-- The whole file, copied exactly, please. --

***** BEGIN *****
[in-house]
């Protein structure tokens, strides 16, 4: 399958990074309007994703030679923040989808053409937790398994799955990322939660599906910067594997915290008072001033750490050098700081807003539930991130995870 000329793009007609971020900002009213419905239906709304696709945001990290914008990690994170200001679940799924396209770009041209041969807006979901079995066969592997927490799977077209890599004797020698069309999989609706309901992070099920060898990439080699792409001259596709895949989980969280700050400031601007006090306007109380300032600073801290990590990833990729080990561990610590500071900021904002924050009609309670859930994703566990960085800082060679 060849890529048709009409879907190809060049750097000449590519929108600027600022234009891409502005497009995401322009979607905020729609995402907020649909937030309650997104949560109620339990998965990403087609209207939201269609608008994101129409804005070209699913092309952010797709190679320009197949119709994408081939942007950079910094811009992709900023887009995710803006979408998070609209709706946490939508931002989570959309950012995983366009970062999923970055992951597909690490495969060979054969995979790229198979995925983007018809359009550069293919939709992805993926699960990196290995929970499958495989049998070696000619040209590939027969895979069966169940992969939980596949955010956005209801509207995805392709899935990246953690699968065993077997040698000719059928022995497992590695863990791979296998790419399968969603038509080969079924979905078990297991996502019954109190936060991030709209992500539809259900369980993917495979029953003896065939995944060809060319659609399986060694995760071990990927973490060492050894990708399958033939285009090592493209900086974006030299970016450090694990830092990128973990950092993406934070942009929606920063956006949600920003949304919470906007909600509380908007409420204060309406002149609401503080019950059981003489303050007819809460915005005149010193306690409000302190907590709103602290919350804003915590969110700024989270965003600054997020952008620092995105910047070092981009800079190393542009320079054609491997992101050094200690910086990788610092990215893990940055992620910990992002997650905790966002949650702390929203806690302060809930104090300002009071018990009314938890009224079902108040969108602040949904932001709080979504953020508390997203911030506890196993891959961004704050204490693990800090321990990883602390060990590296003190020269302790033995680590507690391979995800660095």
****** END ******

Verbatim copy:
[in-house]
């Protein structure tokens, strides 16, 4: 399958990074309007994703030679923040989808053409937790398994799955990322939660599906910067594997915290008072001033750490050098700081807003539930991130995870 000329793009007609971020900002009213419905239906709304696709945001990290914008990690994170200001679940799924396209770009041209041969807006979901079995066969592997927490799977077209890599004797020698069309999989609706309901992070099920060898990439080699792409001259596709895949989980969280700050400031601007006090306007109380300032600073801290990590990833990729080990561990610590500071900021904002924050009609309670859930994703566990960085800082060679 060849890529048709009409879907190809060049750097000449590519929108600027600022234009891409502005497009995401322009979607905020729609995402907020649909937030309650997104949560109620339990998965990403087609209207939201269609608008994101129409804005070209699913092309952010797709190679320009197949119709994408081939942007950079910094811009992709900023887009995710803006979408998070609209709706946490939508931002989570959309950012995983366009970062999923970055992951597909690490495969060979054969995979790229198979995925983007018809359009550069293919939709992805993926699960990196290995929970499958495989049998070696000619040209590939027969895979069966169940992969939980596949955010956005209801509207995805392709899935990246953690699968065993077997040698000719059928022995497992590695863990791979296998790419399968969603038509080969079924979905078990297991996502019954109190936060991030709209992500539809259900369980993917495979029953003896065939995944060809060319659609399986060694995760071990990927973490060492050894990708399958033939285009090592493209900086974006030299970016450090694990830092990128973990950092993406934070942009929606920063956006949600920003949304919470906007909600509380908007409420204060309406002149609401503080019950059981003489303050007819809460915005005149010193306690409000302190907590709103602290919350804003915590969110700024989270965003600054997020952008620092995105910047070092981009800079190393542009320079054609491997992101050094200690910086990788610092990215893990940055992620910990992002997650905790966002949650702390929203806690302060809930104090300002009071018990009314938890009224079902108040969108602040949904932001709080979504953020508390997203911030506890196993891959961004704050204490693990800090321990990883602390060990590296003190020269302790033995680590507690391979995800660095």